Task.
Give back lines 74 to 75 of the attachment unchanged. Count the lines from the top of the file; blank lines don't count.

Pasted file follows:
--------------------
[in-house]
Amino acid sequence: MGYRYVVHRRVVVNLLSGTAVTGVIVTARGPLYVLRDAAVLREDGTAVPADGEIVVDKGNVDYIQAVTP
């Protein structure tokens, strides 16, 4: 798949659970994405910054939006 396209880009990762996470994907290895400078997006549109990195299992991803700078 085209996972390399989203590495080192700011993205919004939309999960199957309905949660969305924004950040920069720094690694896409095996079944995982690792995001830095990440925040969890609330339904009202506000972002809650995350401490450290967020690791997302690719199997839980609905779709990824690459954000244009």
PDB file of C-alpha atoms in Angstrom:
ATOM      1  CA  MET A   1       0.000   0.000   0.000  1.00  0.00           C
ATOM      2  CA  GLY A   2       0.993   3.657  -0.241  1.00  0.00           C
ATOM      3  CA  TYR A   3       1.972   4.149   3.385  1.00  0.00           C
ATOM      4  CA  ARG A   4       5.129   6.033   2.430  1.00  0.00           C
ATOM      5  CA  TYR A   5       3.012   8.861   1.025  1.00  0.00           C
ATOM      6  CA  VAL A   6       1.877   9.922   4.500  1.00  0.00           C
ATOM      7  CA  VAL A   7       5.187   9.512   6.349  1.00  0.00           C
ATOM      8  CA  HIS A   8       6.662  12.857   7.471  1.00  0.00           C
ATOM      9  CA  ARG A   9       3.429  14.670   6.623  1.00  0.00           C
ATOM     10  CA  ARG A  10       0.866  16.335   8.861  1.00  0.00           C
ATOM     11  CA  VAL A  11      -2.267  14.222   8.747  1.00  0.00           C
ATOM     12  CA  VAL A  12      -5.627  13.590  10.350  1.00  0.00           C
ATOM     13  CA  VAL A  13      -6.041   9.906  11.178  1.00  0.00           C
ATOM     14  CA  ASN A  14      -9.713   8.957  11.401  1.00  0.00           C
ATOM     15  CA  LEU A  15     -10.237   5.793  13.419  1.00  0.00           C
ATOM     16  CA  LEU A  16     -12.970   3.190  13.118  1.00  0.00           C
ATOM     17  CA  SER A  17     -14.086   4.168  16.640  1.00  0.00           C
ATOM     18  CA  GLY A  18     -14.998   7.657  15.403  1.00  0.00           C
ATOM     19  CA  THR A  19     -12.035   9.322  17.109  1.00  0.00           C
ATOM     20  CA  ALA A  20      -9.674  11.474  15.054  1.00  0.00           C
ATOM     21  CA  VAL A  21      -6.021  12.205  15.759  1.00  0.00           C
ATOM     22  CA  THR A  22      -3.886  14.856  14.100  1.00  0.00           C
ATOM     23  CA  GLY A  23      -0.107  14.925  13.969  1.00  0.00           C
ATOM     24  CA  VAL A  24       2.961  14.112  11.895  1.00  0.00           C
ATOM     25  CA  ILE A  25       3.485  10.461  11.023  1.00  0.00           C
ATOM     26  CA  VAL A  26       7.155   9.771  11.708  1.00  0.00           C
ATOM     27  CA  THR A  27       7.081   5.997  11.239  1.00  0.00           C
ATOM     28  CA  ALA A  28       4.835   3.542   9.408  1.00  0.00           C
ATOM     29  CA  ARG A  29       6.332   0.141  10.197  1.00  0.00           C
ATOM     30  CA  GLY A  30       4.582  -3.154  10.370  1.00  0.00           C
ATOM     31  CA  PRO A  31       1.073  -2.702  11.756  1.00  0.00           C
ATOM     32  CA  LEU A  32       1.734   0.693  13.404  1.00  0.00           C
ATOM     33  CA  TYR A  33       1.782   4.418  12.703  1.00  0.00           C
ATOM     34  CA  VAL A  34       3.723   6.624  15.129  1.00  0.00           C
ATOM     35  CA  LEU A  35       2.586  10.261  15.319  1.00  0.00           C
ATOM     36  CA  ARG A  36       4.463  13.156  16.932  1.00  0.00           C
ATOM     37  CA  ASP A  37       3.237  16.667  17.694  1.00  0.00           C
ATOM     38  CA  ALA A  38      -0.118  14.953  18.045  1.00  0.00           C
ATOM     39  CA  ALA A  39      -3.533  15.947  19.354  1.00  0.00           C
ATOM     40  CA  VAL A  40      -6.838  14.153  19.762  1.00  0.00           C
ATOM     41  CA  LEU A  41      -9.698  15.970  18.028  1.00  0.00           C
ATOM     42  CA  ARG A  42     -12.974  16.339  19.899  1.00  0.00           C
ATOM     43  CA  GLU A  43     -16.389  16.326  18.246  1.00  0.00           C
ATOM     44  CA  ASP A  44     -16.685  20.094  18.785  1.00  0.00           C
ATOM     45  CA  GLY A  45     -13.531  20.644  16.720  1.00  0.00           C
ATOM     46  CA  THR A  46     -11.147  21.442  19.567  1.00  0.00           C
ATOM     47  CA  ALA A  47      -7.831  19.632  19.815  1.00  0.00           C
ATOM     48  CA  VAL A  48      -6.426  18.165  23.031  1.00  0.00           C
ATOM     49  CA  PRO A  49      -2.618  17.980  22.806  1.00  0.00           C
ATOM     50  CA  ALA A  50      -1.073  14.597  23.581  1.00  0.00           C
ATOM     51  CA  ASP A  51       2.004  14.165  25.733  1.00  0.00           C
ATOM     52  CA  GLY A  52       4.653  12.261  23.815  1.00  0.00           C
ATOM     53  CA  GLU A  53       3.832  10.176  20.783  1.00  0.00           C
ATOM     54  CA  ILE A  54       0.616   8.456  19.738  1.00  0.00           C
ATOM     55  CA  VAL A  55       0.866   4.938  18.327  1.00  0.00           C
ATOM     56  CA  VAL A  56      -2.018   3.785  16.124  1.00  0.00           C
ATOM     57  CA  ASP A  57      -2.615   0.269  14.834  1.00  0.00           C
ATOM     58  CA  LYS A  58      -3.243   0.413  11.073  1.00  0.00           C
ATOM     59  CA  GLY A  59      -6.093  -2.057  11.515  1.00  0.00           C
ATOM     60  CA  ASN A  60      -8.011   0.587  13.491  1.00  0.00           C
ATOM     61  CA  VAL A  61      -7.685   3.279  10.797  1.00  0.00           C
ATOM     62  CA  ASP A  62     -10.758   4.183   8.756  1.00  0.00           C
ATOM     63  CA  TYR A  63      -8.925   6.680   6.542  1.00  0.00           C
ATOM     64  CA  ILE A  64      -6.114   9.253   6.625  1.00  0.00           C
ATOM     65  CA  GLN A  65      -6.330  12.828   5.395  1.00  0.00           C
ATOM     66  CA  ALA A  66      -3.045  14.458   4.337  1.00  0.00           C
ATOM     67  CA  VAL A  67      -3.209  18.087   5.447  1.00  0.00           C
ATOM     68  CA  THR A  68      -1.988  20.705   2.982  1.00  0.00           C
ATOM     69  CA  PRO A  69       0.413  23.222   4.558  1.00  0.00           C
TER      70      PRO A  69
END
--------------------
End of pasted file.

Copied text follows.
TER      70      PRO A  69
END